Strike-Potter PSI: Career and Prisoner

The Parallel Series Idea or PSI is the theory that Rowling-Galbraith is writing her Cormoran Strike novels as intentional echoes of her Harry Potter septology, with each new murder mystery having plot points, characters, setting, and dialogue reflecting the ones in their apposite number in the Hogwarts Saga. I have written up posts on the parallels between each of the series entries thus far except for one pair and Louise Freeman has discussed at length what we might expect in Ink Black Heart as an image of Harry Potter and the Half-Blood Prince, PSI detective work you can read via these links:

I haven’t collected and edited the reader notes for Blood-Phoenix but the real hole in the collection is the absence of a post about Harry Potter and the Prisoner of Azkaban’s echoes in Strike3, Career of Evil. After the jump, then, notes from Patricia Baker, a ‘Reading, Writing, Rowling’ podcast, and my own thoughts in a Parallel Series Idea review of the third books in Rowling’s two series. See you there!

Patricia Baker: Trish is simply the best at PSI, bar none. If you doubt that, check out her notes for Chamber of Secrets and Silkworm or listen to me on an old MNet podcast (~51:00) read her list of correspondences between the second books in each series. I wrote to her for her thoughts on the resonance of Career of Evil and Prisoner of Azkaban. She graciously responded with these observations:

Briefly (It’s been a long time since I read Career)  l think the pedophile [character named Brockbank corresponds with] Lupin because he had a characteristic that made people wary of him.

The eventual culprit – Donny Laing – was like Peter Pettigrew. He “hid out” with his wife even though he despised her and was eventually found out because of discrepancy in a photo like Wormtail was by Black when in Azkaban.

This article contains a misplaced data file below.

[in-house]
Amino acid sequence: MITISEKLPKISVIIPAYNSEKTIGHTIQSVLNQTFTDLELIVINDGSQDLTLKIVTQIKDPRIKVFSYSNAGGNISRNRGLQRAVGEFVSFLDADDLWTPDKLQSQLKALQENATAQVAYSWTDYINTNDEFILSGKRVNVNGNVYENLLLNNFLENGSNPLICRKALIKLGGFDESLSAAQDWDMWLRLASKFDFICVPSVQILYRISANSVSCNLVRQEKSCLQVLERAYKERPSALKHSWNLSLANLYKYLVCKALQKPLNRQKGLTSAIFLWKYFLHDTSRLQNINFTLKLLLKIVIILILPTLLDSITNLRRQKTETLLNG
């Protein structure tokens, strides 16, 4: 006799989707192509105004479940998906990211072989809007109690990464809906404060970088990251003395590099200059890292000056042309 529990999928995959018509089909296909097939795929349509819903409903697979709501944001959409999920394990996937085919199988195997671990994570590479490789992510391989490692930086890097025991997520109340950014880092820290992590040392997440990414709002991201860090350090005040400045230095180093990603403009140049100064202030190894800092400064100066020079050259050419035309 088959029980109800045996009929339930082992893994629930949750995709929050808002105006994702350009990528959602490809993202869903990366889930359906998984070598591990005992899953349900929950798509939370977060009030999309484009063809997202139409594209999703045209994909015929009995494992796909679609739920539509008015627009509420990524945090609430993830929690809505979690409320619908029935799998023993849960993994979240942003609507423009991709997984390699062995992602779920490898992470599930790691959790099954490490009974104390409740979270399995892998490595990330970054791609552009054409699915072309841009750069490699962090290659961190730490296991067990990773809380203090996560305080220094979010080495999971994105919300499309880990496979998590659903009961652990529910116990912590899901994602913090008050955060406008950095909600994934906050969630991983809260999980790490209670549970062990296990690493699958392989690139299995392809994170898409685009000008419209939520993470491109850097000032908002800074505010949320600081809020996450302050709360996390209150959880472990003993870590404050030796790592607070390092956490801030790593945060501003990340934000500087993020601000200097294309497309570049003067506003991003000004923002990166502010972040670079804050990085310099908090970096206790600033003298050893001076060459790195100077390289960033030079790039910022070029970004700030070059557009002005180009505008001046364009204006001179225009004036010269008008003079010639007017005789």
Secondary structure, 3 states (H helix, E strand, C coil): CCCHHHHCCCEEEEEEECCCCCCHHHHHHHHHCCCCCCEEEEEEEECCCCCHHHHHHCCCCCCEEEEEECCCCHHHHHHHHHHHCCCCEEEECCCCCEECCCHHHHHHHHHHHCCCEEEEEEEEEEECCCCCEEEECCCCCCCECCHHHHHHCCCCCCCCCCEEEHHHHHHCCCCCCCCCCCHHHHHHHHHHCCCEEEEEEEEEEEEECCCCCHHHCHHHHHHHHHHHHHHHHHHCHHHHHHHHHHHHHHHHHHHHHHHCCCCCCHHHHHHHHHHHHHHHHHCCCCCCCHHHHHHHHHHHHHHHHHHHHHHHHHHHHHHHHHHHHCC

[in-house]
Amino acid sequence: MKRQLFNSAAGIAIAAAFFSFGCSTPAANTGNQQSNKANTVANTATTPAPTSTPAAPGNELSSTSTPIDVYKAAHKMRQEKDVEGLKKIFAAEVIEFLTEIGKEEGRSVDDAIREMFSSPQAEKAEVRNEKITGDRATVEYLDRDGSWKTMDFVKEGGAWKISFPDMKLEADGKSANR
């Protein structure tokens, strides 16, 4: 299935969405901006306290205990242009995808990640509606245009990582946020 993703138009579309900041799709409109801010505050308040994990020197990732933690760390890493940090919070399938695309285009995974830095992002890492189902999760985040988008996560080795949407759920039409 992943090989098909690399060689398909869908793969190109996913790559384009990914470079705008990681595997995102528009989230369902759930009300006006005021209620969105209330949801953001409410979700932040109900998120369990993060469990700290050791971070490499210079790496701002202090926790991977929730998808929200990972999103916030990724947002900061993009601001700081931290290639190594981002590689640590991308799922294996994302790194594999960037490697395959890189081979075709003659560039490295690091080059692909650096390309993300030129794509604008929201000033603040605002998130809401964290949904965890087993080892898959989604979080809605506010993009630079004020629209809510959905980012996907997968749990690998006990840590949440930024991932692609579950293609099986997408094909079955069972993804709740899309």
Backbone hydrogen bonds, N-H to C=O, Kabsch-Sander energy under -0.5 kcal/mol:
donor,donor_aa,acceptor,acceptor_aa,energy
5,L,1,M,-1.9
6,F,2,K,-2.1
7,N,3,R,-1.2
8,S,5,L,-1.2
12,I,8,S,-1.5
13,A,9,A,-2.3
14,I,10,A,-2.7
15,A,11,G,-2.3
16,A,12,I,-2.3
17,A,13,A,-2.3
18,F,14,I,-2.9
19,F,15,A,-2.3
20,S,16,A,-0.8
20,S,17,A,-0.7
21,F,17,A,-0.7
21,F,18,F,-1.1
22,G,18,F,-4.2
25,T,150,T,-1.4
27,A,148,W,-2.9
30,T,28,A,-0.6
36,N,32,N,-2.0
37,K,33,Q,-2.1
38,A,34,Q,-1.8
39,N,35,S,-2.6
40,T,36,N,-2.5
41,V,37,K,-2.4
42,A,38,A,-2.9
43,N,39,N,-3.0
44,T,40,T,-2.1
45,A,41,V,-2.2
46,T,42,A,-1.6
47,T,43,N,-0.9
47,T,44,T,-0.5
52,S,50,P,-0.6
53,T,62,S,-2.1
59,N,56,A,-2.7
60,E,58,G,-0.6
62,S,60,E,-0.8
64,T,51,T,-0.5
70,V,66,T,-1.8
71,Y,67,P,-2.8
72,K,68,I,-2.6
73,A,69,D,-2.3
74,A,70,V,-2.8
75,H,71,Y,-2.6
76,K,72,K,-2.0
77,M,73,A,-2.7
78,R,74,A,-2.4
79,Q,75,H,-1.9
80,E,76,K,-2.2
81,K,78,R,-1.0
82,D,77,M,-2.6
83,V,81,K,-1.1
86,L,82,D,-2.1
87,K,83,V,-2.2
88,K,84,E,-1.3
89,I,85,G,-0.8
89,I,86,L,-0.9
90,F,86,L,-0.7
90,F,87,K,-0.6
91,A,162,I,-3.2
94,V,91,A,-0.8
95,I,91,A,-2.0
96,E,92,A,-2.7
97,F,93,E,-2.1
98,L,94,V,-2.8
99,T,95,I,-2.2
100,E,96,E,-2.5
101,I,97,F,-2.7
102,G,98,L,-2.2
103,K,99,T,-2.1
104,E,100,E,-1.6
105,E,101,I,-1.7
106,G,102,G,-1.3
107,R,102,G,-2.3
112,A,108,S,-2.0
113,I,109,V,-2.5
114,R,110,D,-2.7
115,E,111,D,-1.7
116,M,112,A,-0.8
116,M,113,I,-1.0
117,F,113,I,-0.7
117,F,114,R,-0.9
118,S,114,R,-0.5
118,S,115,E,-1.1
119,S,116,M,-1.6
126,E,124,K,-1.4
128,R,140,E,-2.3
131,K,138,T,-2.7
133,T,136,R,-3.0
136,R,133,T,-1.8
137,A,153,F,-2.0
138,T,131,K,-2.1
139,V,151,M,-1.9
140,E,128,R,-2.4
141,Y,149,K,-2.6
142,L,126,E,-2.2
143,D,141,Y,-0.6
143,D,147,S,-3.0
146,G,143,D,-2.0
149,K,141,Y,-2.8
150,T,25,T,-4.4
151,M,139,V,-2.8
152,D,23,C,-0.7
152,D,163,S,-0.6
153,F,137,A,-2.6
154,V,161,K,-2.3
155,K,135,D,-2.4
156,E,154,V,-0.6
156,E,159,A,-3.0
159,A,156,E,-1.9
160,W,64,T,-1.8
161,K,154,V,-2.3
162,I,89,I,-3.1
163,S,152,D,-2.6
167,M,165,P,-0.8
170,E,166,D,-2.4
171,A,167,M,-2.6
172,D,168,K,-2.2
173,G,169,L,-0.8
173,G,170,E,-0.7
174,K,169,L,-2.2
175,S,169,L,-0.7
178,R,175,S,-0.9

One of the other suspects is Strike’s “step-father” Whittaker, who is something of a “father” presence in Strike’s life even though that influence was negative, so I think he is a match with James Potter. …

Robin replays the Lakeside scene of Prisoner’s finale where Harry is attacked by a Dementor and the Harry he sees across the water because of the time turner fights him off. The killer in Career attacks Robin and tries to overcome her but she draws on the strength she learned after overcoming her attack in college and fights him off.

Strike enters Laing’s apartment which was an echo of the three friends going into the Shrieking Shack. It seems that often where the three friends go underground in the Harry Potter novels , JK has them go up high in the Strike novels. For example, Strike lives at the top of the stairs in his office, Harry lives beneath them. The killer lives on an upper floor in the Strike novels but the three friends encounter Wormtail underground in the Harry Potter books. I see that pattern in the other Strike novels too.

2014 Podcast Notes and Current Reflections: I sat down with Louise Freeman, Karen Kabarle, and Katy McDaniel before the publication of Lethal White to talk about the relevance of Harry Potter in pursuing a grasp of the artistry and meaning of Rowling-Galbraith’s detective fiction. We talked about PSI after fifty minutes of compare-and-contrast in the series. The seven notes below reflect the conversation there and my current reflections.

(1) “A Notorious Escaped Criminal Stalks the Protagonist”

The story-line of Prisoner is pretty much, as Louise Freeman put it, “there’s an escape convict out there trying to kill Harry.” Career? “There’s a killer out there trying to kill Robin.” The Hogwarts faculty and Ministry of Magic do everything they can to protect him, but, doggone it, he does what he wants and winds up in a face to face confrontation with Sirius Black. Strike and the Metropolitan Police do all they can to convince Robin to stay out of harm’s way, but, sure enough, more than once she wound up in harms way, with near fatal results.

(2) The Great Departure or ‘Thumb on the Hand’